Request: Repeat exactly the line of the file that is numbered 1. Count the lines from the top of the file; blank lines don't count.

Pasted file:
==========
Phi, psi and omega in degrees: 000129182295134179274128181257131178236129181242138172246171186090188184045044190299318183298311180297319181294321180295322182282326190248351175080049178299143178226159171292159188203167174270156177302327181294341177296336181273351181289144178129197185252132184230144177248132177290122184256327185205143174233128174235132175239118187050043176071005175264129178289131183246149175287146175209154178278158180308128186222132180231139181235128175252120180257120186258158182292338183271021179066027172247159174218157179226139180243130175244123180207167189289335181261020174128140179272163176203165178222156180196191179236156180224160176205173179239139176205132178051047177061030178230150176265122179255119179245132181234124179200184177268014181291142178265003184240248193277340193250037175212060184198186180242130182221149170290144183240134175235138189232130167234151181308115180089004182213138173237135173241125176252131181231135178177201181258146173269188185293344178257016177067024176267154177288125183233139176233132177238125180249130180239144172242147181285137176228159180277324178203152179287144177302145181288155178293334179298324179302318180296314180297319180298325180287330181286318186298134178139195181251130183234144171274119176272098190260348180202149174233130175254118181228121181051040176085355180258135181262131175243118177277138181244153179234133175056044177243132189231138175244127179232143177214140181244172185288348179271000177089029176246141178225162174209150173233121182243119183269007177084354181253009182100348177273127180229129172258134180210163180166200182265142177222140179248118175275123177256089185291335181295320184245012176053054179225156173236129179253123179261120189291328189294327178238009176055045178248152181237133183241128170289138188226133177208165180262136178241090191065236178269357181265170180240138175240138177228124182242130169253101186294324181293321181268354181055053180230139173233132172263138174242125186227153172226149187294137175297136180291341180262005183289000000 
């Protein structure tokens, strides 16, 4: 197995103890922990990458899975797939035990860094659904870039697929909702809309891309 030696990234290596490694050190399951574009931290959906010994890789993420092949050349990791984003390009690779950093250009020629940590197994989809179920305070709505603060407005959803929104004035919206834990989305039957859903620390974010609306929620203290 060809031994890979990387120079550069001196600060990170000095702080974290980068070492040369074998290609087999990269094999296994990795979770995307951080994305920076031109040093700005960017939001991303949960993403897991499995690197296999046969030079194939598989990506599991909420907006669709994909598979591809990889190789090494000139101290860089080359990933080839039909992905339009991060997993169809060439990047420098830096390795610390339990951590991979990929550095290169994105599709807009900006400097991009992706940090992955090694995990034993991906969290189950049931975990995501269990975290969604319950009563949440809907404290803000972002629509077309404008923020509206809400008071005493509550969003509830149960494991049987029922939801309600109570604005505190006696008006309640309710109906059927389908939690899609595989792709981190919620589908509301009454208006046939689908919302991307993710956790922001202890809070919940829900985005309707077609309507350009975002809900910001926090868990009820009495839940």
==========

Phi, psi and omega in degrees: 000129182295134179274128181257131178236129181242138172246171186090188184045044190299318183298311180297319181294321180295322182282326190248351175080049178299143178226159171292159188203167174270156177302327181294341177296336181273351181289144178129197185252132184230144177248132177290122184256327185205143174233128174235132175239118187050043176071005175264129178289131183246149175287146175209154178278158180308128186222132180231139181235128175252120180257120186258158182292338183271021179066027172247159174218157179226139180243130175244123180207167189289335181261020174128140179272163176203165178222156180196191179236156180224160176205173179239139176205132178051047177061030178230150176265122179255119179245132181234124179200184177268014181291142178265003184240248193277340193250037175212060184198186180242130182221149170290144183240134175235138189232130167234151181308115180089004182213138173237135173241125176252131181231135178177201181258146173269188185293344178257016177067024176267154177288125183233139176233132177238125180249130180239144172242147181285137176228159180277324178203152179287144177302145181288155178293334179298324179302318180296314180297319180298325180287330181286318186298134178139195181251130183234144171274119176272098190260348180202149174233130175254118181228121181051040176085355180258135181262131175243118177277138181244153179234133175056044177243132189231138175244127179232143177214140181244172185288348179271000177089029176246141178225162174209150173233121182243119183269007177084354181253009182100348177273127180229129172258134180210163180166200182265142177222140179248118175275123177256089185291335181295320184245012176053054179225156173236129179253123179261120189291328189294327178238009176055045178248152181237133183241128170289138188226133177208165180262136178241090191065236178269357181265170180240138175240138177228124182242130169253101186294324181293321181268354181055053180230139173233132172263138174242125186227153172226149187294137175297136180291341180262005183289000000 